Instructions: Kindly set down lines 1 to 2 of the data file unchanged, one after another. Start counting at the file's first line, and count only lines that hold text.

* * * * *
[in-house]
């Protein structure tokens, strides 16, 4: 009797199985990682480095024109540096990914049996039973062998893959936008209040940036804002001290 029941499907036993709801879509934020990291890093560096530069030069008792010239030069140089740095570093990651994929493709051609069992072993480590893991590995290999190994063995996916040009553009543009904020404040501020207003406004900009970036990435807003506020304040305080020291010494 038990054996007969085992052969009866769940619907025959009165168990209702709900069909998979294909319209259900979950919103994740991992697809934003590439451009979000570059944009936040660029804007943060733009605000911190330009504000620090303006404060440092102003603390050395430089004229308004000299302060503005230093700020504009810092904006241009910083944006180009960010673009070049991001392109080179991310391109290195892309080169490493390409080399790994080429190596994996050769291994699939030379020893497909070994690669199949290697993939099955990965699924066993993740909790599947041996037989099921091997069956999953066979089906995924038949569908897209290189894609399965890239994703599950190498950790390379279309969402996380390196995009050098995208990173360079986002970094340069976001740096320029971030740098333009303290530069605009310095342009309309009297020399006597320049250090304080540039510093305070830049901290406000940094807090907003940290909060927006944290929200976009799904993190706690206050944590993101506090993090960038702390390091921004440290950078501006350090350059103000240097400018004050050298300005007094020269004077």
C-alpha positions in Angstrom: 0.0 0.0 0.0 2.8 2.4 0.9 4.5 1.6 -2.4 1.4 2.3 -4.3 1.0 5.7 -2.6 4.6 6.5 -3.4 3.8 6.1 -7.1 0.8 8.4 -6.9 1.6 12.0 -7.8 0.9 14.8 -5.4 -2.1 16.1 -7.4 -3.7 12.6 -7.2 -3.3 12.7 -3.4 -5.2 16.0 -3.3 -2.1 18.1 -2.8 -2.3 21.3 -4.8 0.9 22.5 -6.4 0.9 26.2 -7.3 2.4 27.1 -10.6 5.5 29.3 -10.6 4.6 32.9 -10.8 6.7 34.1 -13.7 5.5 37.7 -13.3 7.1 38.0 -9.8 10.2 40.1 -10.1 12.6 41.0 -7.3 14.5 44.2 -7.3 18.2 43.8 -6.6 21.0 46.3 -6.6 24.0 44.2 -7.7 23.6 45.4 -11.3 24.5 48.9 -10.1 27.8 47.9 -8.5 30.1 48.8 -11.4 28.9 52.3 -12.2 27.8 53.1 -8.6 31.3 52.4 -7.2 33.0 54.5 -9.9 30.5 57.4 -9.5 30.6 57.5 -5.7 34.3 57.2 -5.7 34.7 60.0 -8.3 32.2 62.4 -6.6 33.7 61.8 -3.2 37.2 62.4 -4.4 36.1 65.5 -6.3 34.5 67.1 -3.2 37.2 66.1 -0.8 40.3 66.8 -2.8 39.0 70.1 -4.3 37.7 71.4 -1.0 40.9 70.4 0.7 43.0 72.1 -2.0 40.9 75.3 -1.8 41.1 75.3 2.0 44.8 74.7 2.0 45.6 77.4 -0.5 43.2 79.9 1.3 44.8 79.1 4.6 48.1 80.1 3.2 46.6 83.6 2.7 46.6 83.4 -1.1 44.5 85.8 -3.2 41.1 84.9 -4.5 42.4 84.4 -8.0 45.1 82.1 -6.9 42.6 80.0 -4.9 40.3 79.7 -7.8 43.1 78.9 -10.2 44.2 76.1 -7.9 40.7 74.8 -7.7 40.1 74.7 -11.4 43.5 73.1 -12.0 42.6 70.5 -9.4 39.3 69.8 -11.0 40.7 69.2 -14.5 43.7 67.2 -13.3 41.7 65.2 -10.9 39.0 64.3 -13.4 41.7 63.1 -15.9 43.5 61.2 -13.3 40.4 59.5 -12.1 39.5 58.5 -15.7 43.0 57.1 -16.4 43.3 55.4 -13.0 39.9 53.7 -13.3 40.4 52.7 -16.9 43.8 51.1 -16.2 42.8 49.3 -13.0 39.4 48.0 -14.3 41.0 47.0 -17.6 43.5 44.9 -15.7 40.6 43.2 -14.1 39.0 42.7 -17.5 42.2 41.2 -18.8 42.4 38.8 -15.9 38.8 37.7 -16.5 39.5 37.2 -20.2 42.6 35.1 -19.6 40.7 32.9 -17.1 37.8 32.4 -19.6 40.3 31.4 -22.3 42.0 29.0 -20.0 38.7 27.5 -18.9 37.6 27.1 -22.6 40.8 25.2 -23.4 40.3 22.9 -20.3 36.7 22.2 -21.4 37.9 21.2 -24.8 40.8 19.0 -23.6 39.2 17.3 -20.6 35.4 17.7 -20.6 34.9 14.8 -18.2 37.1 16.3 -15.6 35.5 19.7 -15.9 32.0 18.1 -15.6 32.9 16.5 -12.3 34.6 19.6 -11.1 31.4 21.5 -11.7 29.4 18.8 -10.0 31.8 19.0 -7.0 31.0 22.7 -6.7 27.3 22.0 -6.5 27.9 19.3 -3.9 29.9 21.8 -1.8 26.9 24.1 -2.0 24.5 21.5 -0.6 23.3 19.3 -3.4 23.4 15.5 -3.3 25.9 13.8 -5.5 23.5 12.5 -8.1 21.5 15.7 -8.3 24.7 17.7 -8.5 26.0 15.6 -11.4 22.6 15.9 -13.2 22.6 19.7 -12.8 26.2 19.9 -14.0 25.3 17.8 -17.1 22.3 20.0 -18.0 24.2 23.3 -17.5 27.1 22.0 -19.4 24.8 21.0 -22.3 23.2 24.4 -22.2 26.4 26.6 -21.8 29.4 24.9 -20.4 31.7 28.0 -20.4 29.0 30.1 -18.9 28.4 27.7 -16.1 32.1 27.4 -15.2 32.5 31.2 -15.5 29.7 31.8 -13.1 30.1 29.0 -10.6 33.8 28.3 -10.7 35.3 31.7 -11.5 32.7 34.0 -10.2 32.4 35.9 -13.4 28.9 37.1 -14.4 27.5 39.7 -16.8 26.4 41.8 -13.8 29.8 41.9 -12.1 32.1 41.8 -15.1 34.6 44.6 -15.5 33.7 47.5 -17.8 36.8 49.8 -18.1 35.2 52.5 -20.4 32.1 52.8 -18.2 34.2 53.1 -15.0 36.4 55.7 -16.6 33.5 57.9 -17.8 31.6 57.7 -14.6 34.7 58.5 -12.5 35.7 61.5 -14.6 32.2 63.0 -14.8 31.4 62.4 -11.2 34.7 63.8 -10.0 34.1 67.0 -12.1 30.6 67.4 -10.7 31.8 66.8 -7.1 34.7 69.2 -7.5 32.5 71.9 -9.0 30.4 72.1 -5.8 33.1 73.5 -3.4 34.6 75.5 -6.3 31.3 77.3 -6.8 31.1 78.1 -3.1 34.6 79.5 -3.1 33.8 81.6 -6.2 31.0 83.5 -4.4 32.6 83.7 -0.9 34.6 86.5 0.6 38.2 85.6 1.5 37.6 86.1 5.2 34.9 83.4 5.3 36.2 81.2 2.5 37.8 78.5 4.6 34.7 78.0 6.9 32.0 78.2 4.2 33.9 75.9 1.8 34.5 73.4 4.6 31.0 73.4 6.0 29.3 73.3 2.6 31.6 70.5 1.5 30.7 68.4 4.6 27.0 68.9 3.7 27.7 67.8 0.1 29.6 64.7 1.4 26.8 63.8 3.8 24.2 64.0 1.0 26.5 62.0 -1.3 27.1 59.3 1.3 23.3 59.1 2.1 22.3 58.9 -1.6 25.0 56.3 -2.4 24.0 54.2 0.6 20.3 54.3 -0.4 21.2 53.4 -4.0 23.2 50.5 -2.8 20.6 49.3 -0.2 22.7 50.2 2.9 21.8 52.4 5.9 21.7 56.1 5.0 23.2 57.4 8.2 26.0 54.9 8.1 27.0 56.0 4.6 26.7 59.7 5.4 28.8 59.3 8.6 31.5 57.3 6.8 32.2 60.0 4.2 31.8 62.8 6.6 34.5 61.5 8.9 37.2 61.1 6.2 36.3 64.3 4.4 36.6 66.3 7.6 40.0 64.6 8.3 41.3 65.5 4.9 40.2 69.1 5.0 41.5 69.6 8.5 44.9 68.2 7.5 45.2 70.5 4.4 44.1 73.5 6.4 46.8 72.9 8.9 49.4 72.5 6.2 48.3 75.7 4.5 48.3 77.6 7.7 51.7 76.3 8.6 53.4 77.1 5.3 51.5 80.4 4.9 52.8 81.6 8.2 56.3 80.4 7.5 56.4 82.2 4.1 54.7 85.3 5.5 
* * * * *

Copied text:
[in-house]
């Protein structure tokens, strides 16, 4: 009797199985990682480095024109540096990914049996039973062998893959936008209040940036804002001290 029941499907036993709801879509934020990291890093560096530069030069008792010239030069140089740095570093990651994929493709051609069992072993480590893991590995290999190994063995996916040009553009543009904020404040501020207003406004900009970036990435807003506020304040305080020291010494 038990054996007969085992052969009866769940619907025959009165168990209702709900069909998979294909319209259900979950919103994740991992697809934003590439451009979000570059944009936040660029804007943060733009605000911190330009504000620090303006404060440092102003603390050395430089004229308004000299302060503005230093700020504009810092904006241009910083944006180009960010673009070049991001392109080179991310391109290195892309080169490493390409080399790994080429190596994996050769291994699939030379020893497909070994690669199949290697993939099955990965699924066993993740909790599947041996037989099921091997069956999953066979089906995924038949569908897209290189894609399965890239994703599950190498950790390379279309969402996380390196995009050098995208990173360079986002970094340069976001740096320029971030740098333009303290530069605009310095342009309309009297020399006597320049250090304080540039510093305070830049901290406000940094807090907003940290909060927006944290929200976009799904993190706690206050944590993101506090993090960038702390390091921004440290950078501006350090350059103000240097400018004050050298300005007094020269004077």